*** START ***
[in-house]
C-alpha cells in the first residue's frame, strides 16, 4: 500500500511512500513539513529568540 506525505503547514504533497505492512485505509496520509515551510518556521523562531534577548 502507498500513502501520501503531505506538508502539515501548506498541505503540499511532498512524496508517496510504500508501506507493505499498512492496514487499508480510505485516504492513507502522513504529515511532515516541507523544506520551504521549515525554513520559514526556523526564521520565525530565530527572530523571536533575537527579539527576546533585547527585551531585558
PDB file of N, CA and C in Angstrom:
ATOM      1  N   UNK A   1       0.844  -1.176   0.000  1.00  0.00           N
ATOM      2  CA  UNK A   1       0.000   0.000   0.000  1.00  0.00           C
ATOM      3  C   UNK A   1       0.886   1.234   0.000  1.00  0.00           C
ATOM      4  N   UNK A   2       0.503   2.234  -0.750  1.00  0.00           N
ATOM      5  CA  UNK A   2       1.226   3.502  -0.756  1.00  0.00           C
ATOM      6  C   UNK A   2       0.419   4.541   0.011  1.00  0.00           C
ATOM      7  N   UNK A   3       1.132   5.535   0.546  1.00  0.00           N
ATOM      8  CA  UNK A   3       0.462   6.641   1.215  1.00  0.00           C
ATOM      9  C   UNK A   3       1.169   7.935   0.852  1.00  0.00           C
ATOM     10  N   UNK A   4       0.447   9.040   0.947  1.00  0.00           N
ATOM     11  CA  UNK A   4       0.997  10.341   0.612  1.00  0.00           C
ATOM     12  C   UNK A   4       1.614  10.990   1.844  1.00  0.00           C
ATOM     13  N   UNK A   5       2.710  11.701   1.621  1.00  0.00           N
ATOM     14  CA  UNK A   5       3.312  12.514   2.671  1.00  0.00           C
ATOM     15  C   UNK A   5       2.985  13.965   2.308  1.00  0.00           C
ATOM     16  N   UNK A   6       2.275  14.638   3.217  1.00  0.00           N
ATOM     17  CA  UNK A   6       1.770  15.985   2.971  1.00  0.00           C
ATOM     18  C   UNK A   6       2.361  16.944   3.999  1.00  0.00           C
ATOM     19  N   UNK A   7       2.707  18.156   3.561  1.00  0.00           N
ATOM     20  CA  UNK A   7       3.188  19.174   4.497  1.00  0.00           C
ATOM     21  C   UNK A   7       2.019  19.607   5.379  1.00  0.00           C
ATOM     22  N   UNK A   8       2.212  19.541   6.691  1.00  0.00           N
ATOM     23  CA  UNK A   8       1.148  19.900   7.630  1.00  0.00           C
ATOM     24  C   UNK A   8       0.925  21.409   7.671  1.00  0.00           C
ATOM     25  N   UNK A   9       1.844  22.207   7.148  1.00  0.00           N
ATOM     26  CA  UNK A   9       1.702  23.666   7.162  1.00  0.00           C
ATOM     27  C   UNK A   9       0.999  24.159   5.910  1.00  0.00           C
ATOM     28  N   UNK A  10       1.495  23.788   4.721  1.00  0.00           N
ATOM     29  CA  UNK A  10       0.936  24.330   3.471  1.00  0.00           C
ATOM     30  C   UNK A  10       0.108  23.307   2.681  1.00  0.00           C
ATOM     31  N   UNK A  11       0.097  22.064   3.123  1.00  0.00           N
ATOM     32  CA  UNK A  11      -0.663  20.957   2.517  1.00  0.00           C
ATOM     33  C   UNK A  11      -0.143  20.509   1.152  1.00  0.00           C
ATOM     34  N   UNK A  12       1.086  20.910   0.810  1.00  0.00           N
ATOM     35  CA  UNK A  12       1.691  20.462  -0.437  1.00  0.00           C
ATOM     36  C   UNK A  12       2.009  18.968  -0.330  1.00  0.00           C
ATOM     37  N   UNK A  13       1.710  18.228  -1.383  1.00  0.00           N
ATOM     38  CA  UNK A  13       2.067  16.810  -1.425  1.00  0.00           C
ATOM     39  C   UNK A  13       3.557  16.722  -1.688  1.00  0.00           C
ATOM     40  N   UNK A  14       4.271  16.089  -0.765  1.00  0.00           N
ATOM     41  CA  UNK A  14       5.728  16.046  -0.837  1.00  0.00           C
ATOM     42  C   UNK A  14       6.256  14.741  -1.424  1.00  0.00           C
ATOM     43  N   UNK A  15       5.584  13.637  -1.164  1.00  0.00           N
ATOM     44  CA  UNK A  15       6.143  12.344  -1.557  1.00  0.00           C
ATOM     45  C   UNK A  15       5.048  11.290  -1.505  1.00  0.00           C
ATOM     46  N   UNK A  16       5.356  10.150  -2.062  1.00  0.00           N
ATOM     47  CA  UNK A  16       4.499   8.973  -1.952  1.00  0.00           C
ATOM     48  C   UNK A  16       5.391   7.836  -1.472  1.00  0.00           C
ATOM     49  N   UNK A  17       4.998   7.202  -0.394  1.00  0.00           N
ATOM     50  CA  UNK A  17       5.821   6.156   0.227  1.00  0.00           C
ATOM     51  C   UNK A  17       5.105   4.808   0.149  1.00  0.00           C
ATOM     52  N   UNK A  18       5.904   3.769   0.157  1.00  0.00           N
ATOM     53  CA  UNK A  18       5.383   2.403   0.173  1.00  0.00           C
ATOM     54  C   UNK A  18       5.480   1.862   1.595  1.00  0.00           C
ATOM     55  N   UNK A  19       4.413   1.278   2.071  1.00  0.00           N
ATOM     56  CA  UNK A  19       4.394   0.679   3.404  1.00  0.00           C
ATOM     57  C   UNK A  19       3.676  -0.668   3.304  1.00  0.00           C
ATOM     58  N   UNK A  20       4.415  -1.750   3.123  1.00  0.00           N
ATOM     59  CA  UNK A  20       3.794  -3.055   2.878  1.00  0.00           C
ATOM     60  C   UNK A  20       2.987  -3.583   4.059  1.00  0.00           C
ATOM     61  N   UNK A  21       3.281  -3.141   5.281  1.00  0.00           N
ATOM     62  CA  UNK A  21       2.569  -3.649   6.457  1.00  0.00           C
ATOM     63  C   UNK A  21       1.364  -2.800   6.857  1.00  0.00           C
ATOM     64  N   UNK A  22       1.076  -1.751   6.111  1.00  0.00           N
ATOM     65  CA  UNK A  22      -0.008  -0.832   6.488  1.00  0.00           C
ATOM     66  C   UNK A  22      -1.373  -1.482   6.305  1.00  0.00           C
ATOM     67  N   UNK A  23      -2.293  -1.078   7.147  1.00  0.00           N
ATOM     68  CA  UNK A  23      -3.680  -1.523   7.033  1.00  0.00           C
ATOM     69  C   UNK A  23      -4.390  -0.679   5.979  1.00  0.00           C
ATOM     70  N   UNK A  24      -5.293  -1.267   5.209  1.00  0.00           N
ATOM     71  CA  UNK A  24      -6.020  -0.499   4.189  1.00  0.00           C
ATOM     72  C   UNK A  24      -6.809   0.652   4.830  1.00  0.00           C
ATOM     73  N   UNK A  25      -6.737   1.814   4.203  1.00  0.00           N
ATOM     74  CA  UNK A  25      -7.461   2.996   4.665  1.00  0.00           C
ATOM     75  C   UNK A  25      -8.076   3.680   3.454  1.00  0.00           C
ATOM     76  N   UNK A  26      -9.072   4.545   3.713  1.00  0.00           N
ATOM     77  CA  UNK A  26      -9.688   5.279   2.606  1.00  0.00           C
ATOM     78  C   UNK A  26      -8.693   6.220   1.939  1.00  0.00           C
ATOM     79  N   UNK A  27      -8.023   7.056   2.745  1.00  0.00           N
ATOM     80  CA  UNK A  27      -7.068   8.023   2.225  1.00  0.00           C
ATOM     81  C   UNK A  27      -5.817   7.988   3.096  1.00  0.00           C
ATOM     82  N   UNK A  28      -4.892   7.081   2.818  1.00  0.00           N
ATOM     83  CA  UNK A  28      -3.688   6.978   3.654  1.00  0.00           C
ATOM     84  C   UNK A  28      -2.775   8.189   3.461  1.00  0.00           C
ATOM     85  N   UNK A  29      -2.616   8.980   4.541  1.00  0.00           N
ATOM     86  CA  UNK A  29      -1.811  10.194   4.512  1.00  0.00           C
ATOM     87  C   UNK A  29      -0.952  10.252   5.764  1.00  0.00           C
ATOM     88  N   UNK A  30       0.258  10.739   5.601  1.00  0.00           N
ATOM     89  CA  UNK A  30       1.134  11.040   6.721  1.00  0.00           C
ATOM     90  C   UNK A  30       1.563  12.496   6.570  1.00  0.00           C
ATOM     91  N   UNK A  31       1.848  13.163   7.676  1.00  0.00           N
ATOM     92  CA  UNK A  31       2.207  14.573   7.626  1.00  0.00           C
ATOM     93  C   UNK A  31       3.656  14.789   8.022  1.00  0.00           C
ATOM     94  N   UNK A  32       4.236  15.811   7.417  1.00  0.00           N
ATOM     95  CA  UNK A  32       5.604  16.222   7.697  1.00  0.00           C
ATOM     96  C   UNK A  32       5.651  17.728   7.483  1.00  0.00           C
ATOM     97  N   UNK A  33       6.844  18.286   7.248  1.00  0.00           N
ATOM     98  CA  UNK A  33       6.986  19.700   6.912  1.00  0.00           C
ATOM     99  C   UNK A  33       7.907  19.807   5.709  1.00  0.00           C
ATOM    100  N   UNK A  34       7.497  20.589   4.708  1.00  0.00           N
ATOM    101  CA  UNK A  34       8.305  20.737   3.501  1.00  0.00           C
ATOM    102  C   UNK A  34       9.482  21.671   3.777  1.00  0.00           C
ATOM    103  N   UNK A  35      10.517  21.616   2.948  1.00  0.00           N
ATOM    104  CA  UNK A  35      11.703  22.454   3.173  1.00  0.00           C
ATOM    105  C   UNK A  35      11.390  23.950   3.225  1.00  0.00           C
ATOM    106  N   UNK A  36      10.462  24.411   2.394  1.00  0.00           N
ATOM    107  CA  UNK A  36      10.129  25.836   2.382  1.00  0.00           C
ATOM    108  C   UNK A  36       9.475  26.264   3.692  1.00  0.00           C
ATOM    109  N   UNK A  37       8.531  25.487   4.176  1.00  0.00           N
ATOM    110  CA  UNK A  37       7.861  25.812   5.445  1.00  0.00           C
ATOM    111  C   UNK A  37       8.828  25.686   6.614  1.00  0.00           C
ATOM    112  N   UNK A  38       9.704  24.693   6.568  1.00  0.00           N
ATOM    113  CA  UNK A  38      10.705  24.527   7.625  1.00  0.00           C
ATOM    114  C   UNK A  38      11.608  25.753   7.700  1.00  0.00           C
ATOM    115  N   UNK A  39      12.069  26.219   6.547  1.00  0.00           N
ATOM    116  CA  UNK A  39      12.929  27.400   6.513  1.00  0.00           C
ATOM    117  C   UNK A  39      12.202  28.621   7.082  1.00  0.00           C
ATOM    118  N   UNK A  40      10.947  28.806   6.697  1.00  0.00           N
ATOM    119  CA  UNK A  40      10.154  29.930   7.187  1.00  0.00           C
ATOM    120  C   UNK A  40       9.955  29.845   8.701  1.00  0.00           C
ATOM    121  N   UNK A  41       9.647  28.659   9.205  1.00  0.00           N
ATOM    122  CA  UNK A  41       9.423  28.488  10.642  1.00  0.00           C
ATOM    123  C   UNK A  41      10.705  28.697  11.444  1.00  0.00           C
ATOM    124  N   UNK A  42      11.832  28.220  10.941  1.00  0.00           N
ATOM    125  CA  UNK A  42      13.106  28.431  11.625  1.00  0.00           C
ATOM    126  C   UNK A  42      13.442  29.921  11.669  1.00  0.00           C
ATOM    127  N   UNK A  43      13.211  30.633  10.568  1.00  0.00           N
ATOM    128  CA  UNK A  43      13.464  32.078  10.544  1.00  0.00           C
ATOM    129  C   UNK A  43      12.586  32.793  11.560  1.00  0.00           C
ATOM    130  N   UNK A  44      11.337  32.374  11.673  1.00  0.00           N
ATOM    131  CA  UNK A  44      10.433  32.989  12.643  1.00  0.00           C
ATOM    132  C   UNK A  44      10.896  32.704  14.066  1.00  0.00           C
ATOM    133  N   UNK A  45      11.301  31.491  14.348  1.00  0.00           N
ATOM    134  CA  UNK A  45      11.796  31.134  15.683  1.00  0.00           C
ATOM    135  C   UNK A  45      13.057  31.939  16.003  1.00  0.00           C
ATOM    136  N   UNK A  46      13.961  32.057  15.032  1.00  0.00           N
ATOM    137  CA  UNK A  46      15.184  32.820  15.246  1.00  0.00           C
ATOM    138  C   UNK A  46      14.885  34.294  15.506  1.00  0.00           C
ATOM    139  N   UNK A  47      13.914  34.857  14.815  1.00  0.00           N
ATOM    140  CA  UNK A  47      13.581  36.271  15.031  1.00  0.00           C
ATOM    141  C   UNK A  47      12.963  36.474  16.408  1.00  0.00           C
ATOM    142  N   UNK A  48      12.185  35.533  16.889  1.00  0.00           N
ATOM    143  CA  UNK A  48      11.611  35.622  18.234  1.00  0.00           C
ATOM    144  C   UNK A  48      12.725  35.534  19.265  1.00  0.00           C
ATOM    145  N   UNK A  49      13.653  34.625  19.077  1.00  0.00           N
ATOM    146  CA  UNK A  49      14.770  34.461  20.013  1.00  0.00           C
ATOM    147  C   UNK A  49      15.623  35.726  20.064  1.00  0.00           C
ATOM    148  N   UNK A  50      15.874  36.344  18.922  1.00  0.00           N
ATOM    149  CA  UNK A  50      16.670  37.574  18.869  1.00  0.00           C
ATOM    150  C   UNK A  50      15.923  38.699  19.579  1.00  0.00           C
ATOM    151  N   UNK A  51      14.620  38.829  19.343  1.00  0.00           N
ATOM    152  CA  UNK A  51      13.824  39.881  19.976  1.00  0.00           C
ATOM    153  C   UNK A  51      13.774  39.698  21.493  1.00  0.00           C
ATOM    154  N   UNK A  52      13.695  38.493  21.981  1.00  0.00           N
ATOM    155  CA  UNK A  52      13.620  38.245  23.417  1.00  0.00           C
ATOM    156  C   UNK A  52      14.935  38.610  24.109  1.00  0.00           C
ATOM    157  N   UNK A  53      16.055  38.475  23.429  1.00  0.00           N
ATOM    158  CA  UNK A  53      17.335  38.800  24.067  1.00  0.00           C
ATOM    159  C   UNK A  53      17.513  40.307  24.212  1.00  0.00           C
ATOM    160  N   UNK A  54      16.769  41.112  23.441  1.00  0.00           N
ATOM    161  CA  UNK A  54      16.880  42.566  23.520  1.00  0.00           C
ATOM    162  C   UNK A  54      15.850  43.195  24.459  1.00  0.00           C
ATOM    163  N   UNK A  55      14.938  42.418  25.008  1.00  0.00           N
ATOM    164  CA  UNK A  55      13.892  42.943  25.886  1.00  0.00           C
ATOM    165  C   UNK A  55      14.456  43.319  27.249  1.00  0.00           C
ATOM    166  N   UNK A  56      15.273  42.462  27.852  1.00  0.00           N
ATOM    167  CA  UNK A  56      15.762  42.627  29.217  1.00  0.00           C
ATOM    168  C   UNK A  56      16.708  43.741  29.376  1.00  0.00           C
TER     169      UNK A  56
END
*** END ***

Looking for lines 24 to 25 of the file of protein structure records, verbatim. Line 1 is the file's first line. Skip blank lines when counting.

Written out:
ATOM     21  C   UNK A   7       2.019  19.607   5.379  1.00  0.00           C
ATOM     22  N   UNK A   8       2.212  19.541   6.691  1.00  0.00           N